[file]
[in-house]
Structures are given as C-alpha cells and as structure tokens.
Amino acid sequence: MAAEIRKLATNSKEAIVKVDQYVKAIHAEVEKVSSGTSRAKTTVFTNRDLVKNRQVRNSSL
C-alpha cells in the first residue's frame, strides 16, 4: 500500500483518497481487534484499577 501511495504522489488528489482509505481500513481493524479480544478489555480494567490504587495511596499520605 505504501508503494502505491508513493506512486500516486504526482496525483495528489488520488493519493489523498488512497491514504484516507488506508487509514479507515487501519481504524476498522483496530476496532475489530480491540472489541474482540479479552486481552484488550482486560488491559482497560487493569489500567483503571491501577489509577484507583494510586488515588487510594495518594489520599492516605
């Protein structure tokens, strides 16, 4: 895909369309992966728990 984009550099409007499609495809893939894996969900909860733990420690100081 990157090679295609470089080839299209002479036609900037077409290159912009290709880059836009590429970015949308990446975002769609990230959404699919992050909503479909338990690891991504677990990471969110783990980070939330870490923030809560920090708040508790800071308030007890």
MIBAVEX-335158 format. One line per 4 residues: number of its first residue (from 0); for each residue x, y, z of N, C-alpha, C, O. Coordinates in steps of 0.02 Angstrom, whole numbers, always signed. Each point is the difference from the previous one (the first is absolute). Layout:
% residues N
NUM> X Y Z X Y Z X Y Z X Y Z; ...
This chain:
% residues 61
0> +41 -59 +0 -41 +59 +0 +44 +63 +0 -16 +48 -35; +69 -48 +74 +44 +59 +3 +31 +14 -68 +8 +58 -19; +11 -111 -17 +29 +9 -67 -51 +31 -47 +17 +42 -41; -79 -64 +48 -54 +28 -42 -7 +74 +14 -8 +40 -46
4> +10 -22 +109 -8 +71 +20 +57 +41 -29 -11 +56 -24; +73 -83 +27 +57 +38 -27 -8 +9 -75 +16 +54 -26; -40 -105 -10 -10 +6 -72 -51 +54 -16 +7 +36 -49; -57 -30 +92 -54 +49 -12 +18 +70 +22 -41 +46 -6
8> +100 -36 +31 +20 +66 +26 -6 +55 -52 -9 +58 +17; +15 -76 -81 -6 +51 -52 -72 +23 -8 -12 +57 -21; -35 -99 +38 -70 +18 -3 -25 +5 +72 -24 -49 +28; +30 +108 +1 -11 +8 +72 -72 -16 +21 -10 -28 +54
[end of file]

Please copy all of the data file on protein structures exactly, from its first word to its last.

[in-house]
Structures are given as C-alpha cells and as structure tokens.
Amino acid sequence: MAAEIRKLATNSKEAIVKVDQYVKAIHAEVEKVSSGTSRAKTTVFTNRDLVKNRQVRNSSL
C-alpha cells in the first residue's frame, strides 16, 4: 500500500483518497481487534484499577 501511495504522489488528489482509505481500513481493524479480544478489555480494567490504587495511596499520605 505504501508503494502505491508513493506512486500516486504526482496525483495528489488520488493519493489523498488512497491514504484516507488506508487509514479507515487501519481504524476498522483496530476496532475489530480491540472489541474482540479479552486481552484488550482486560488491559482497560487493569489500567483503571491501577489509577484507583494510586488515588487510594495518594489520599492516605
């Protein structure tokens, strides 16, 4: 895909369309992966728990 984009550099409007499609495809893939894996969900909860733990420690100081 990157090679295609470089080839299209002479036609900037077409290159912009290709880059836009590429970015949308990446975002769609990230959404699919992050909503479909338990690891991504677990990471969110783990980070939330870490923030809560920090708040508790800071308030007890």
MIBAVEX-335158 format. One line per 4 residues: number of its first residue (from 0); for each residue x, y, z of N, C-alpha, C, O. Coordinates in steps of 0.02 Angstrom, whole numbers, always signed. Each point is the difference from the previous one (the first is absolute). Layout:
% residues N
NUM> X Y Z X Y Z X Y Z X Y Z; ...
This chain:
% residues 61
0> +41 -59 +0 -41 +59 +0 +44 +63 +0 -16 +48 -35; +69 -48 +74 +44 +59 +3 +31 +14 -68 +8 +58 -19; +11 -111 -17 +29 +9 -67 -51 +31 -47 +17 +42 -41; -79 -64 +48 -54 +28 -42 -7 +74 +14 -8 +40 -46
4> +10 -22 +109 -8 +71 +20 +57 +41 -29 -11 +56 -24; +73 -83 +27 +57 +38 -27 -8 +9 -75 +16 +54 -26; -40 -105 -10 -10 +6 -72 -51 +54 -16 +7 +36 -49; -57 -30 +92 -54 +49 -12 +18 +70 +22 -41 +46 -6
8> +100 -36 +31 +20 +66 +26 -6 +55 -52 -9 +58 +17; +15 -76 -81 -6 +51 -52 -72 +23 -8 -12 +57 -21; -35 -99 +38 -70 +18 -3 -25 +5 +72 -24 -49 +28; +30 +108 +1 -11 +8 +72 -72 -16 +21 -10 -28 +54